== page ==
Forum » Off Topic Discussion » Choosing an experienced remote tuner vs. a local tuner new to the car, but with a dyno?

Choosing an experienced remote tuner vs. a local tuner new to the car, but with a dyno?

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Hi there,

We have a local tuner here who's no doubt very good in general, but has zero experience with my particular car (A90 Supra - few have the experience yet). I trust they're good (great reviews on other cars), but my car would be the first of its kind. They use EcuTek, which does have decent support for the new Supra.

But if you had to choose between a good tuner with no specific experience with your car, but has the tools and the dyno... or an experienced remote tuner, which would mean street data logging etc (which I actually enjoy), which would you choose?

Which is more likely to produce a better tune?

- I assume the remote tuner will start with a map that's known to work well, and then dial it in, but using poorer street data logs.

- Meanwhile, the local tuner would start from scratch on a car they don't know, but would have better dyno data to work with.

The ultimate would be to have the local tuner do the remote tune with the experienced team, but then the cost nearly doubles.


IMHO Local tuner. However I'd want to understand a little more on your tuning objectives. Are you looking for a little more power from your stock setup? Have you done some major mods that mandates a major change in the tuning?

A great tune is something that evolves over time and is not a 'one shot' thing. Dyno followed by street tuning is part of the process if you want to 'get into' the process over time...

I think building trust with a local tuner that you can work with (look in the eye) and know that they are taking responsibility for their work and standing by not damaging your engine is essential.

The Supra is running a fairly well known (at this point) BMW engine and depending on your objectives I don't think it should present a major challenge to anybody experienced with working on OEM systems.

as above i agree i think it would be worth asking your local tuner if he is willing to spend the time in the seat learning a new system with the remote tuner tuning the car, they may or may not want to but i would certainly ask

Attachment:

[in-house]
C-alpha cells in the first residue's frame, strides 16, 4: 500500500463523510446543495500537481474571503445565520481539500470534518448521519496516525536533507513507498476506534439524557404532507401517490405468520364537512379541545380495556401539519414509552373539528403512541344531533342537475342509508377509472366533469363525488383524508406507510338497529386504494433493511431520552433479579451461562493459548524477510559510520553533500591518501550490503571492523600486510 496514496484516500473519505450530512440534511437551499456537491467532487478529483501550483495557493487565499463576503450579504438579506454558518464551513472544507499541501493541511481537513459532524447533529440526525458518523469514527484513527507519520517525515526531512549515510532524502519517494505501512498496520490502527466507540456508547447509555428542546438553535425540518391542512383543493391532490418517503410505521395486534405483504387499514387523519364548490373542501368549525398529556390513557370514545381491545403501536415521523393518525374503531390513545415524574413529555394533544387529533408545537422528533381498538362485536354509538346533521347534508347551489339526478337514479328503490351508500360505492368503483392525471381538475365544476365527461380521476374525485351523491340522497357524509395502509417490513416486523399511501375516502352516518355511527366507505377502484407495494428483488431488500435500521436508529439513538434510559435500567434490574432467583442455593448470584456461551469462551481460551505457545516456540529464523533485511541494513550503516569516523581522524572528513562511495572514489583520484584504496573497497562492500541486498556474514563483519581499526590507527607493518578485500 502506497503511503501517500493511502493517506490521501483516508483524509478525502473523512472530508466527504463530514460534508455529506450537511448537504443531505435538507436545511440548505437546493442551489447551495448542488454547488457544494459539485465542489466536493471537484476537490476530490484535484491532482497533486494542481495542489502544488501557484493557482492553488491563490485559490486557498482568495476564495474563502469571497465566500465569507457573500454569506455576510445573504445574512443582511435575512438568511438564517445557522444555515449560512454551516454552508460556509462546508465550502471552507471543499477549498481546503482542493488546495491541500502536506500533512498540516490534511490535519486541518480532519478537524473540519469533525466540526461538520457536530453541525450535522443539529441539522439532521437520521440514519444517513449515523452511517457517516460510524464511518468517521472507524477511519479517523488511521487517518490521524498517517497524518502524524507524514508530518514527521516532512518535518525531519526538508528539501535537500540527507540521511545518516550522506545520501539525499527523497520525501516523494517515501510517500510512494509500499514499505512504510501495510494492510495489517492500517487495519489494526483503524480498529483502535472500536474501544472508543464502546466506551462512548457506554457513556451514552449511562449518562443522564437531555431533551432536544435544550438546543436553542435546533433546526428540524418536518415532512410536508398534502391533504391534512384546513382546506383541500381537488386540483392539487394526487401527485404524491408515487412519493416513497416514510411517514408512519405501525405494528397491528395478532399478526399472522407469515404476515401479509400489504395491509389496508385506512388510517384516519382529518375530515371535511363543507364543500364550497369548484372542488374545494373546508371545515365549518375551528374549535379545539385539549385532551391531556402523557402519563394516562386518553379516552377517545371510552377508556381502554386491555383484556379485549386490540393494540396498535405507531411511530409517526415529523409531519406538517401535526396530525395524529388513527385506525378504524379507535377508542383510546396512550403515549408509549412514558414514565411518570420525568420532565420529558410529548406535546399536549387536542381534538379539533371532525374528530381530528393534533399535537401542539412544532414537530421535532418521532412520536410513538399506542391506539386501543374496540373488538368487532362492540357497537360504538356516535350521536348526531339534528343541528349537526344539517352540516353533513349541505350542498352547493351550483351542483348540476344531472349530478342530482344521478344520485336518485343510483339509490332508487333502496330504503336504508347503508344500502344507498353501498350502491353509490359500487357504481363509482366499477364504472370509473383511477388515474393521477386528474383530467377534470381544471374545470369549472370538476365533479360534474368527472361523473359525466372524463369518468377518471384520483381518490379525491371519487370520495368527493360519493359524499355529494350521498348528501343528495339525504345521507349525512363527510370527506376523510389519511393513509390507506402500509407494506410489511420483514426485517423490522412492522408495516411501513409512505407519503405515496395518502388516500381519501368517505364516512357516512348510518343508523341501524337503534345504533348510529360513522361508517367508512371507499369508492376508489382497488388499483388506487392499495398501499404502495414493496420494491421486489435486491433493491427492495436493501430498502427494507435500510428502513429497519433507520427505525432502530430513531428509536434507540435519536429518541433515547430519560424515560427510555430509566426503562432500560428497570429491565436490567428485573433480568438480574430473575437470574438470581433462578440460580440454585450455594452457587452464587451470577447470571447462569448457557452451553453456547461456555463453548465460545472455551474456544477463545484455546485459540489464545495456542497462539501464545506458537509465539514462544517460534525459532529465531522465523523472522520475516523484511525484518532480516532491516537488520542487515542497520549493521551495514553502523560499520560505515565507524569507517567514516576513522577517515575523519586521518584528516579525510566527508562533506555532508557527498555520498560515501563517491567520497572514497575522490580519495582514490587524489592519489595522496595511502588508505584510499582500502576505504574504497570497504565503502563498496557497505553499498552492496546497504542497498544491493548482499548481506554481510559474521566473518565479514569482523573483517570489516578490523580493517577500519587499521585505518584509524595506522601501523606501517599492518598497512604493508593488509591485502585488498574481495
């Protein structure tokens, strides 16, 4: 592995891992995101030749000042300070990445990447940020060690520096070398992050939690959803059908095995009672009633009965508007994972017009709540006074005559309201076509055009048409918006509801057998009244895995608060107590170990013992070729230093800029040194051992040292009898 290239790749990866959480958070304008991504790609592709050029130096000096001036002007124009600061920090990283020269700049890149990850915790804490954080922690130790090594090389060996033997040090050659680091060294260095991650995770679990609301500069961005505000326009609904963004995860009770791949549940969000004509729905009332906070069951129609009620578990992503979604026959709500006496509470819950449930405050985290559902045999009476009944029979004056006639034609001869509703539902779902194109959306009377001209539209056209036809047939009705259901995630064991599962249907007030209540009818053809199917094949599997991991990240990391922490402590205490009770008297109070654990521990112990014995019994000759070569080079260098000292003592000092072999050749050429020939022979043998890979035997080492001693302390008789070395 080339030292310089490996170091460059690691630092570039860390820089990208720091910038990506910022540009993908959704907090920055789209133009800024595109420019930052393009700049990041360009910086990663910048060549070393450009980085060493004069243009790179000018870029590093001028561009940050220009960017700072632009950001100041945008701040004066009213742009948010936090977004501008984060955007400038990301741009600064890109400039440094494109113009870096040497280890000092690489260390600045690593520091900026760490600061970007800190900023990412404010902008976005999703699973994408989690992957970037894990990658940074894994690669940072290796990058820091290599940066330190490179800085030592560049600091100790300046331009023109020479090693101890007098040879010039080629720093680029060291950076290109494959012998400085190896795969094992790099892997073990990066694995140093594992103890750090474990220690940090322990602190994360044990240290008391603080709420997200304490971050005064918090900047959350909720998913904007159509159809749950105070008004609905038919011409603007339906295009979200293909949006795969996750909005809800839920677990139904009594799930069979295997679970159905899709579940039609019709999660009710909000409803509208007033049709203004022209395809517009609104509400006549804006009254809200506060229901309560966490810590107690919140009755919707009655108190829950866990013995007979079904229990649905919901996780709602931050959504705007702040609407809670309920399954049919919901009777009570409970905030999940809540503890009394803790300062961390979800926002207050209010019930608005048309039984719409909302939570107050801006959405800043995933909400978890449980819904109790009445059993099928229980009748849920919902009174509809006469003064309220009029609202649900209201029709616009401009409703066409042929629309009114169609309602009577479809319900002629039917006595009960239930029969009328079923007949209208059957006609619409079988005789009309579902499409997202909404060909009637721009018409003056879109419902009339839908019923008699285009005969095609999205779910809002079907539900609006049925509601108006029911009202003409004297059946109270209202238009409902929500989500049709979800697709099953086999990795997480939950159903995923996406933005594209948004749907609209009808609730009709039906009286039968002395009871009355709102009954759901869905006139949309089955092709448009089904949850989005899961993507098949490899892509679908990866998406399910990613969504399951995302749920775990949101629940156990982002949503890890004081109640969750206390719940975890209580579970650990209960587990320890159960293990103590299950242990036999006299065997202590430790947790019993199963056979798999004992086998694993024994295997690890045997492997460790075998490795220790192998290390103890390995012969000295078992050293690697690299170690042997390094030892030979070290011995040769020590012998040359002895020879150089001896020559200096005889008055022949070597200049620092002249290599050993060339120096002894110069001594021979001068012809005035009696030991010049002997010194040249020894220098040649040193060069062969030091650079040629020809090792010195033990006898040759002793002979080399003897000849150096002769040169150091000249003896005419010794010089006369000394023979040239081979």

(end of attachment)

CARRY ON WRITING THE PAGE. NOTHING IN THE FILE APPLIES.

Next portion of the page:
I have had tuners learn from me this way for a few years

i love teaching and often learn something new my self

Thanks for the tips!

It's a stock car, but the A90 Supra has proven to see significant gains with just a tune. It has tons of hidden potential without any new hardware. But the maps are apparently extremely complicated. EcuTek has done the best job of reverse engineering them, but it doesn't save the tuner themselves from flipping through tables to come up with the best tune. The tuners in the US have purchased cars, run them on the dyno for months, and dialed in the base tunes. My local tuner would likely be starting from scratch, and I'm not sure how friendly other tuners are about sharing their secrets, since they spent so much time dialing them in.

So if a remote tuner sends me a starting point that has worked for dozens of other cars, then a month or so of data logging on the street (which is more fun than having the car in the shop for weeks) to fine tune any unique things about my own car and location... For some reason that seems more reliable than being a local tuner's test car.

I was pretty convinced of this, but watching some of the HPA course material and stating that there's "no magic" has made me reconsider. But now I find myself conflicted again... experience vs. dyno. Both would be nice, and if it wasn't for covid, I'd just drive to Vegas and have it done. :-)

Thanks again!